editorial

1947.

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A good friend of mine has an eighteen-volume collection of vintage Vogue and Harper's Bazaar and let me borrow one to flip through. I was amazed at how classic and chic the advertisements and editorials were. Almost everything was illustrated— total works of art. there were at least 10 pages I wanted to tear out and hang on my wall.

These are all from Vogue 1947.

thatkindofwoman.

DSC00848  I finally got around to purchasing Irreverent by Carine Roitfeld after watching her documentary, Mademoiselle C, which details the production of her first issue of the CR Fashion Book.   Honestly, I haven't been hit with a girl crush / icon / inspirational obsession / etc. in a long long time. I realize I'm a bit late to the game learning about her (especially since i have two copies of CR) but after watching the movie it was like a compulsion i HAD to have the book immediately and learn as much about her as I could. When it arrived earlier this week I was completely blown away. It's sublime.   DSC00870   DSC00864   Interestingly enough I've been shying away from fashion— (completely inspired by this Phoebe Philo for Céline post HERE and this trend post from the Manrepeller HERE) sticking to black, white and neutrals (which i realize is a trend right now, but i digress) and focusing more on art, design and interiors. BUT I literally devoured this book. I read every page (which I rarely actually do with magazines/coffee table books) but it was so clean. chic, interesting and erotic.   DSC00872   DSC00887   These are my favorite quotes:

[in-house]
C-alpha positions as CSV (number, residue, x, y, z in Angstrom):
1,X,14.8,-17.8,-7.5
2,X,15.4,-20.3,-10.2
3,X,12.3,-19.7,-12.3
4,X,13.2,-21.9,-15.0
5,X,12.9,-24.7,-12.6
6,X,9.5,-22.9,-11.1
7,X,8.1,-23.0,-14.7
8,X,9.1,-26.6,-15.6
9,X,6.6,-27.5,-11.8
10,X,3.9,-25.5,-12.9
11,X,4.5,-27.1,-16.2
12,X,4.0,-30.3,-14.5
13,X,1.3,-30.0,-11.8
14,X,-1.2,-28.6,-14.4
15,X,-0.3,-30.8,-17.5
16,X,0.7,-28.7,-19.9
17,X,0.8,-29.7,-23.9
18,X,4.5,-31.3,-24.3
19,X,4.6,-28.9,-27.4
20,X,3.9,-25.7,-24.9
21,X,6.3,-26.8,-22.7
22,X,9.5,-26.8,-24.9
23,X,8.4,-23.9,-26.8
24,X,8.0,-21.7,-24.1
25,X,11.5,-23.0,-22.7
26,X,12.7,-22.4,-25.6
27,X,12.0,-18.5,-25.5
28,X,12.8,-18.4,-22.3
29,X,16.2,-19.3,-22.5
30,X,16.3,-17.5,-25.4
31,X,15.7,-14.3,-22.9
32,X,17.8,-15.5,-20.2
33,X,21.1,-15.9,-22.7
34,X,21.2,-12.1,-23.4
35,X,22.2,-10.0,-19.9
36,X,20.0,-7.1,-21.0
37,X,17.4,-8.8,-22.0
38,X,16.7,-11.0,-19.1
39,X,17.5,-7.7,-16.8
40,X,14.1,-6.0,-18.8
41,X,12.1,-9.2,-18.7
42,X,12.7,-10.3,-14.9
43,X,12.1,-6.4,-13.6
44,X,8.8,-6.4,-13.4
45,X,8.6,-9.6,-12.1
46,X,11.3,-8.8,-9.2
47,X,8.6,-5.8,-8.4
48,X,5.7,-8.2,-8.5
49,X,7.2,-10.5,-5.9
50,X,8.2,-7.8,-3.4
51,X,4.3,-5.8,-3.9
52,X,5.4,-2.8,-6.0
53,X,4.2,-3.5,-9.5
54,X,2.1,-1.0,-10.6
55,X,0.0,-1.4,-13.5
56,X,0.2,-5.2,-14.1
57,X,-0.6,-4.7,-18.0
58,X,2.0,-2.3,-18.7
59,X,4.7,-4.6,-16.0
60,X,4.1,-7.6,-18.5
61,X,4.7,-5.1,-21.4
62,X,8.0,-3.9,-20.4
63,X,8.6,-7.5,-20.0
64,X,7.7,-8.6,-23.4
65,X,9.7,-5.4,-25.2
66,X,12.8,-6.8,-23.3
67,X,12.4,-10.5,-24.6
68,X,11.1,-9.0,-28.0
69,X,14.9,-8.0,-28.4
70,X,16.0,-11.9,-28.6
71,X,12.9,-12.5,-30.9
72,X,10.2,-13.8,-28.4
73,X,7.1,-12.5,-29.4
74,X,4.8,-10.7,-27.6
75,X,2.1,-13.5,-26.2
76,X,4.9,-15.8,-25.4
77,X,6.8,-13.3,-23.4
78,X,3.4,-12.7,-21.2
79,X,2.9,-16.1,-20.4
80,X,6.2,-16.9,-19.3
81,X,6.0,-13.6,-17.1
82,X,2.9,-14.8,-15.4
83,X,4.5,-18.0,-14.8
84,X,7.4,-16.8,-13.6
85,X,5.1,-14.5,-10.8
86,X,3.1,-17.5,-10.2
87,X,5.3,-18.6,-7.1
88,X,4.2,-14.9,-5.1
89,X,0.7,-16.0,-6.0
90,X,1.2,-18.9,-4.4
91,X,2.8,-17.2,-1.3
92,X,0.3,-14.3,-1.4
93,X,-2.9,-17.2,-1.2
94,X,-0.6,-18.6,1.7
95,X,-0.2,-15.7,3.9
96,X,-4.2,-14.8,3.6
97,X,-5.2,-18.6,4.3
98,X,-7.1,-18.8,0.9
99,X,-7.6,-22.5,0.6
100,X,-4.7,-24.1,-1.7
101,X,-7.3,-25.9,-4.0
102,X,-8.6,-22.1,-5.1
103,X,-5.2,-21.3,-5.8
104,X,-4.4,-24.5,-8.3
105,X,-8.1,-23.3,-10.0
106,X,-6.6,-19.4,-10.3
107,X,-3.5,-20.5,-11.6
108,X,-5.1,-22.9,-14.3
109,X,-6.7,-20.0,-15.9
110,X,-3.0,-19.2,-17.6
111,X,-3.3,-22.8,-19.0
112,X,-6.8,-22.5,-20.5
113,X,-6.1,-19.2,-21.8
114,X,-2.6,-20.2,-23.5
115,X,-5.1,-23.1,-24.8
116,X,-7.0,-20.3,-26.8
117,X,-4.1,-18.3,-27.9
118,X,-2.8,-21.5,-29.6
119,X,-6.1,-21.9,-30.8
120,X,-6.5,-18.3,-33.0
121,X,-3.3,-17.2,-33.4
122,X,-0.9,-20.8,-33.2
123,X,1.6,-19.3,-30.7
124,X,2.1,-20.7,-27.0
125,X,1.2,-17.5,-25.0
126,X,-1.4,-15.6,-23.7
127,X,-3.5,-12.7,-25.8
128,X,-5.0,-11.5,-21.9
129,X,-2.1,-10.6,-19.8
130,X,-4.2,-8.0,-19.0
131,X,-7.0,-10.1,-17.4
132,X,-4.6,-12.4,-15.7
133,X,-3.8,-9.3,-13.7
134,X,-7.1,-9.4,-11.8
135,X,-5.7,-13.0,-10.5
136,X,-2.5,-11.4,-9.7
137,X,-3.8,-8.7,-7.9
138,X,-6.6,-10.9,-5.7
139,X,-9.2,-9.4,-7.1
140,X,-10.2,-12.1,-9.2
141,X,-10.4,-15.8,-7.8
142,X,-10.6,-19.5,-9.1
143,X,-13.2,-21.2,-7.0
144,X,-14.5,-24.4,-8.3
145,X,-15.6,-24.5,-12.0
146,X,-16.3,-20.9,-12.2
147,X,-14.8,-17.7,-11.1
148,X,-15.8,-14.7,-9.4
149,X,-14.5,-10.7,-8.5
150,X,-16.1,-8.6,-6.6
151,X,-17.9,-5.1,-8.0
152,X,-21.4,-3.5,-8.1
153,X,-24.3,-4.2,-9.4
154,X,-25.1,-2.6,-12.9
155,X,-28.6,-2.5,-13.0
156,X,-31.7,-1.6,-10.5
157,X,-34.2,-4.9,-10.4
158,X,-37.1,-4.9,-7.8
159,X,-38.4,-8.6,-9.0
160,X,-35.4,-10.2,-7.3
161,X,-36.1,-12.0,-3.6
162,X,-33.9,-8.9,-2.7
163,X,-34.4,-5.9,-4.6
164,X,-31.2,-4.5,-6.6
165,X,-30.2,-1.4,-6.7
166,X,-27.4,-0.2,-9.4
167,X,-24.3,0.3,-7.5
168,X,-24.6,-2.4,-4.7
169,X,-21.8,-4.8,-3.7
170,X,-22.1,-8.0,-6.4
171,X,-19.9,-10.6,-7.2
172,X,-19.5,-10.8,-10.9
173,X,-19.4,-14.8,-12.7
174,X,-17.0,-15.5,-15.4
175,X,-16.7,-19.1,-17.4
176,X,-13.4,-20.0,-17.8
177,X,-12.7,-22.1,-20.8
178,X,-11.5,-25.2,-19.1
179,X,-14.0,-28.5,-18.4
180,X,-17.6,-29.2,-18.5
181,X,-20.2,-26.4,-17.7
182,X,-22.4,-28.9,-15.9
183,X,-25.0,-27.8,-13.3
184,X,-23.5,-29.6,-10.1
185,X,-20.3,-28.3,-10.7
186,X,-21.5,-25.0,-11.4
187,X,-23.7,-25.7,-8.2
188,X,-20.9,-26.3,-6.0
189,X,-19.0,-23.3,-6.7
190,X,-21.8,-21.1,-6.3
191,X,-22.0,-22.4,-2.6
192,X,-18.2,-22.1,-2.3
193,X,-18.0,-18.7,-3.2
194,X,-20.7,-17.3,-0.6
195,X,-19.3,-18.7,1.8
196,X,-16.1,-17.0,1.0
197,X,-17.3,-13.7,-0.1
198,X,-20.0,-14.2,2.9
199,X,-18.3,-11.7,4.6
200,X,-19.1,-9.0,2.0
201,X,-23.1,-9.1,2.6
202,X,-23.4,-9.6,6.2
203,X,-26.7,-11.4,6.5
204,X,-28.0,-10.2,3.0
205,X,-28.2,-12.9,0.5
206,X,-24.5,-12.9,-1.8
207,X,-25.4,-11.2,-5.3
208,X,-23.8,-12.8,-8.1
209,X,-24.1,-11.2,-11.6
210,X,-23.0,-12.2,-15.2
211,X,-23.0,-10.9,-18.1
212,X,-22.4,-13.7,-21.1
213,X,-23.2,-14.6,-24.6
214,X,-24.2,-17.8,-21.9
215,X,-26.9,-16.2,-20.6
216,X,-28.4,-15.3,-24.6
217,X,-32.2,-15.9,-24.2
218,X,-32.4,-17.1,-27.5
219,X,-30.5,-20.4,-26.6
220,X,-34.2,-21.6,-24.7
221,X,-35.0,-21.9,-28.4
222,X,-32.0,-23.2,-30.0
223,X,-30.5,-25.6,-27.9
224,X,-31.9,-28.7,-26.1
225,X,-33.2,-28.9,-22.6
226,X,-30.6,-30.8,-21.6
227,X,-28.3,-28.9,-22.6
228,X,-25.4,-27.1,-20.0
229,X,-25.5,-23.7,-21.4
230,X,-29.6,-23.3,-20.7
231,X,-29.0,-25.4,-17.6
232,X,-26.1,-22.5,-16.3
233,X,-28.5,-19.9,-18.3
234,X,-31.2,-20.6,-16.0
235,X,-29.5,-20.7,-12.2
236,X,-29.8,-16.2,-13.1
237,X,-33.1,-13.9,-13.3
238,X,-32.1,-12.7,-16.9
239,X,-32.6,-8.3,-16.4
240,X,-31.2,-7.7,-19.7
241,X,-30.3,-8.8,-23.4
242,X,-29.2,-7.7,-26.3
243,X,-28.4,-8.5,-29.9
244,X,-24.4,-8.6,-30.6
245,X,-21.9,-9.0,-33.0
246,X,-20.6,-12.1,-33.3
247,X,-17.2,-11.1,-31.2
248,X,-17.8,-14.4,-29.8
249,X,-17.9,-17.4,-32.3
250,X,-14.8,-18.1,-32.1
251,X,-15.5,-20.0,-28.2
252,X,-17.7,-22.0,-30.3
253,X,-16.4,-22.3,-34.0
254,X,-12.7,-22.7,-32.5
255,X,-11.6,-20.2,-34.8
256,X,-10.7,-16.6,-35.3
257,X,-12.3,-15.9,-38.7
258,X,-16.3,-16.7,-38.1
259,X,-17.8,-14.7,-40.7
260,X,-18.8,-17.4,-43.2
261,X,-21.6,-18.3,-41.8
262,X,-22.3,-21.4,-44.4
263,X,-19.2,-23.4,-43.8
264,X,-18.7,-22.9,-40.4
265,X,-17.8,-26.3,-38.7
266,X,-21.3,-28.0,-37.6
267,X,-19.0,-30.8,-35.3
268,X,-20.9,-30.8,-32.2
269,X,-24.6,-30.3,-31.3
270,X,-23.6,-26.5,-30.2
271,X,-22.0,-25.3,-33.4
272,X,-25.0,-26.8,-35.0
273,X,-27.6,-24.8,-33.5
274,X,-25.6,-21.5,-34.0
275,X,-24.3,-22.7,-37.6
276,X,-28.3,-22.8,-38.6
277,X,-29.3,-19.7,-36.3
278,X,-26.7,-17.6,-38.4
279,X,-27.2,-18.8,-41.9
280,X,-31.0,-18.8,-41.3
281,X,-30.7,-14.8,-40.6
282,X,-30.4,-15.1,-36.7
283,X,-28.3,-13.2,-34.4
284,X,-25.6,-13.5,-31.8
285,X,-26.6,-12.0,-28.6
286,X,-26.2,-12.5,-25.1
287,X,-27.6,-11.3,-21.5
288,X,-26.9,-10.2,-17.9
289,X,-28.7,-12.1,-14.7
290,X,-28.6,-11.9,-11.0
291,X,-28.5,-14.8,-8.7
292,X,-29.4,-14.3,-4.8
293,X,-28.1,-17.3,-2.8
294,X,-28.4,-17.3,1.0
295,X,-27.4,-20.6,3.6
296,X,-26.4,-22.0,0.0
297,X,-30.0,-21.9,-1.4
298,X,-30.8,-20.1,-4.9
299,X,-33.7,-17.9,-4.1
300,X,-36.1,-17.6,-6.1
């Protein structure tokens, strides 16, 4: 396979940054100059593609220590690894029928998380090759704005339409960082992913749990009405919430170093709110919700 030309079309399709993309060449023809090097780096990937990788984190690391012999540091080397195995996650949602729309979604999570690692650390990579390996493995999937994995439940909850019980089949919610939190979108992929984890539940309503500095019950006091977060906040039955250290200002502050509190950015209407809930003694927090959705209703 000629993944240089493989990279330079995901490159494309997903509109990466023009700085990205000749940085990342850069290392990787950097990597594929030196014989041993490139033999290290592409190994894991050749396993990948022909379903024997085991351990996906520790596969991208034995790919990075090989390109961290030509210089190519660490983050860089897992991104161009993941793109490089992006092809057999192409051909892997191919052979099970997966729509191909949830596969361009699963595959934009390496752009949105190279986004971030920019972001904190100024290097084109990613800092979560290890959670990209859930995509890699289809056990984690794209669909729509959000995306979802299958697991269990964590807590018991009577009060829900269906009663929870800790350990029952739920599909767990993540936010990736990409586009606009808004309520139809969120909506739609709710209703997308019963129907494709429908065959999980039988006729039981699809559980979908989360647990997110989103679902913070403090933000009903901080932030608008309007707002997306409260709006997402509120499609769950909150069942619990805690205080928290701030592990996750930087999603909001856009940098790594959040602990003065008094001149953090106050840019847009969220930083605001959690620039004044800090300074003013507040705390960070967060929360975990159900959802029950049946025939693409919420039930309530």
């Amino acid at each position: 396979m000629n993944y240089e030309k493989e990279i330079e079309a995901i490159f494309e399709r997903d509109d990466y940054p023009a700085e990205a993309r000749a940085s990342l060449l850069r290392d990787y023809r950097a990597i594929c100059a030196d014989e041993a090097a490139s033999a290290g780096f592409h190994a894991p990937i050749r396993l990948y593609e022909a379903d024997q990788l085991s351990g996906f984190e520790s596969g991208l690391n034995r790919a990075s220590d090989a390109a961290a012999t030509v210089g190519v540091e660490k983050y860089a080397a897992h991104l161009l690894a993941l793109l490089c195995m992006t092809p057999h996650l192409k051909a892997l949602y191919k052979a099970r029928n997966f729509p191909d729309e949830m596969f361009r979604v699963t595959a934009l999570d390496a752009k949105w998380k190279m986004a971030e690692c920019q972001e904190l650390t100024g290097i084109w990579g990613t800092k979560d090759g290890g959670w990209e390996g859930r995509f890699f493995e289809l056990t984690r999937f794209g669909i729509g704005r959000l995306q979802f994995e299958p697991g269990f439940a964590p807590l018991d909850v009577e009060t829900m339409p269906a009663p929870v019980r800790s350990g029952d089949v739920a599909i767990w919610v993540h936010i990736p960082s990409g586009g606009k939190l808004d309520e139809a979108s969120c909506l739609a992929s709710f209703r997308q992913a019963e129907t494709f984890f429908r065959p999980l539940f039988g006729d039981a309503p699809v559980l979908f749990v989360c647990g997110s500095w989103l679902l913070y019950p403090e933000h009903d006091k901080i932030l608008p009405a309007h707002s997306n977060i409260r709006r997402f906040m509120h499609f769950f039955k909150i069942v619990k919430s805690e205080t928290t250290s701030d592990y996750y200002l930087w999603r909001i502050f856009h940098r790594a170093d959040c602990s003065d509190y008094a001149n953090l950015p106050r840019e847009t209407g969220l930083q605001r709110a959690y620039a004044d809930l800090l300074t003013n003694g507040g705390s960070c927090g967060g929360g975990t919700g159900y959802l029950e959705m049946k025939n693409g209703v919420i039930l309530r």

"I don't know if I'm a Yves Saint Laurent woman or not, but I hate when people compliment me on what I'm wearing. It was Saint Laurent who said that you should compliment a woman for her beauty and not for her clothes, which are only supposed to set off her beauty."

Q: What do you attribute your success to? Can you define it, or is it a mystery to you? "There's certainly something mysterious about it. It's not my place to say whether I have any talent or not, but success is a mix of hard work and good luck. I met the right people at the right time, but I also knocked on the doors that I knew were the hardest to enter. I never chose the easy option. I have always gone after the most interesting things, even if they are the most difficult. Always!"